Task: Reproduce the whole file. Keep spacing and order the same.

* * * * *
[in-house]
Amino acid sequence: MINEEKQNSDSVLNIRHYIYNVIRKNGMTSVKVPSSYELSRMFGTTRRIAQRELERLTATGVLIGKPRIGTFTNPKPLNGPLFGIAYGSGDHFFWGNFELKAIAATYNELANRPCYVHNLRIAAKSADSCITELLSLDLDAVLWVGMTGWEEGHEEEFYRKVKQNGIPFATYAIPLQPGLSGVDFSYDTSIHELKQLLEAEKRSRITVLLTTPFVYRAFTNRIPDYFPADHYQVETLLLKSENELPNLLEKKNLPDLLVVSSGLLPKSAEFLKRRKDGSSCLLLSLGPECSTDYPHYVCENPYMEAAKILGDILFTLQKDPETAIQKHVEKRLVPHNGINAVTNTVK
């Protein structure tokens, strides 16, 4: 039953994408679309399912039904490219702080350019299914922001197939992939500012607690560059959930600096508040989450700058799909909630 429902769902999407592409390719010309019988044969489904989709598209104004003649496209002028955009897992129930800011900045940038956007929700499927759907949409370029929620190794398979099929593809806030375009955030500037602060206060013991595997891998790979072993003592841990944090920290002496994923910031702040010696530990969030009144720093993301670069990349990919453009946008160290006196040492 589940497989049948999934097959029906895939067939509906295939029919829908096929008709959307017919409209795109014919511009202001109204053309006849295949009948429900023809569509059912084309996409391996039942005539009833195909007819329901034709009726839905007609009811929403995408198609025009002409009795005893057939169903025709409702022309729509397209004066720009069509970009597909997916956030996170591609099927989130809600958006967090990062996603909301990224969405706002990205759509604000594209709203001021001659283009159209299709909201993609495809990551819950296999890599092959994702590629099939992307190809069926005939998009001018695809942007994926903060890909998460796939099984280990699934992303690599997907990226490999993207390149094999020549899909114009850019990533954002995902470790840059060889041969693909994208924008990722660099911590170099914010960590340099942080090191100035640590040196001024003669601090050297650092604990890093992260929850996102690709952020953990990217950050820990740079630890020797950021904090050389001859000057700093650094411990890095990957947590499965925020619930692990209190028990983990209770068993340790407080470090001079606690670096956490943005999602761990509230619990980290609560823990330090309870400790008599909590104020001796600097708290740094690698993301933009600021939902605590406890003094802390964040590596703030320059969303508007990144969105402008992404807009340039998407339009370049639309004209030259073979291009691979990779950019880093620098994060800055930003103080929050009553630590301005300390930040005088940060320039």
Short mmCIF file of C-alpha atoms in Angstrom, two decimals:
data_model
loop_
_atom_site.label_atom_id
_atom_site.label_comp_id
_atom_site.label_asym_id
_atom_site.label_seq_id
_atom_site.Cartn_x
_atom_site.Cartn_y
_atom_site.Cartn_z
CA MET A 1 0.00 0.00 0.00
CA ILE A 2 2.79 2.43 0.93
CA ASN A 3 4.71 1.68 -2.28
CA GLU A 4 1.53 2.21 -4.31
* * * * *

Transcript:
[in-house]
Amino acid sequence: MINEEKQNSDSVLNIRHYIYNVIRKNGMTSVKVPSSYELSRMFGTTRRIAQRELERLTATGVLIGKPRIGTFTNPKPLNGPLFGIAYGSGDHFFWGNFELKAIAATYNELANRPCYVHNLRIAAKSADSCITELLSLDLDAVLWVGMTGWEEGHEEEFYRKVKQNGIPFATYAIPLQPGLSGVDFSYDTSIHELKQLLEAEKRSRITVLLTTPFVYRAFTNRIPDYFPADHYQVETLLLKSENELPNLLEKKNLPDLLVVSSGLLPKSAEFLKRRKDGSSCLLLSLGPECSTDYPHYVCENPYMEAAKILGDILFTLQKDPETAIQKHVEKRLVPHNGINAVTNTVK
């Protein structure tokens, strides 16, 4: 039953994408679309399912039904490219702080350019299914922001197939992939500012607690560059959930600096508040989450700058799909909630 429902769902999407592409390719010309019988044969489904989709598209104004003649496209002028955009897992129930800011900045940038956007929700499927759907949409370029929620190794398979099929593809806030375009955030500037602060206060013991595997891998790979072993003592841990944090920290002496994923910031702040010696530990969030009144720093993301670069990349990919453009946008160290006196040492 589940497989049948999934097959029906895939067939509906295939029919829908096929008709959307017919409209795109014919511009202001109204053309006849295949009948429900023809569509059912084309996409391996039942005539009833195909007819329901034709009726839905007609009811929403995408198609025009002409009795005893057939169903025709409702022309729509397209004066720009069509970009597909997916956030996170591609099927989130809600958006967090990062996603909301990224969405706002990205759509604000594209709203001021001659283009159209299709909201993609495809990551819950296999890599092959994702590629099939992307190809069926005939998009001018695809942007994926903060890909998460796939099984280990699934992303690599997907990226490999993207390149094999020549899909114009850019990533954002995902470790840059060889041969693909994208924008990722660099911590170099914010960590340099942080090191100035640590040196001024003669601090050297650092604990890093992260929850996102690709952020953990990217950050820990740079630890020797950021904090050389001859000057700093650094411990890095990957947590499965925020619930692990209190028990983990209770068993340790407080470090001079606690670096956490943005999602761990509230619990980290609560823990330090309870400790008599909590104020001796600097708290740094690698993301933009600021939902605590406890003094802390964040590596703030320059969303508007990144969105402008992404807009340039998407339009370049639309004209030259073979291009691979990779950019880093620098994060800055930003103080929050009553630590301005300390930040005088940060320039």
Short mmCIF file of C-alpha atoms in Angstrom, two decimals:
data_model
loop_
_atom_site.label_atom_id
_atom_site.label_comp_id
_atom_site.label_asym_id
_atom_site.label_seq_id
_atom_site.Cartn_x
_atom_site.Cartn_y
_atom_site.Cartn_z
CA MET A 1 0.00 0.00 0.00
CA ILE A 2 2.79 2.43 0.93
CA ASN A 3 4.71 1.68 -2.28
CA GLU A 4 1.53 2.21 -4.31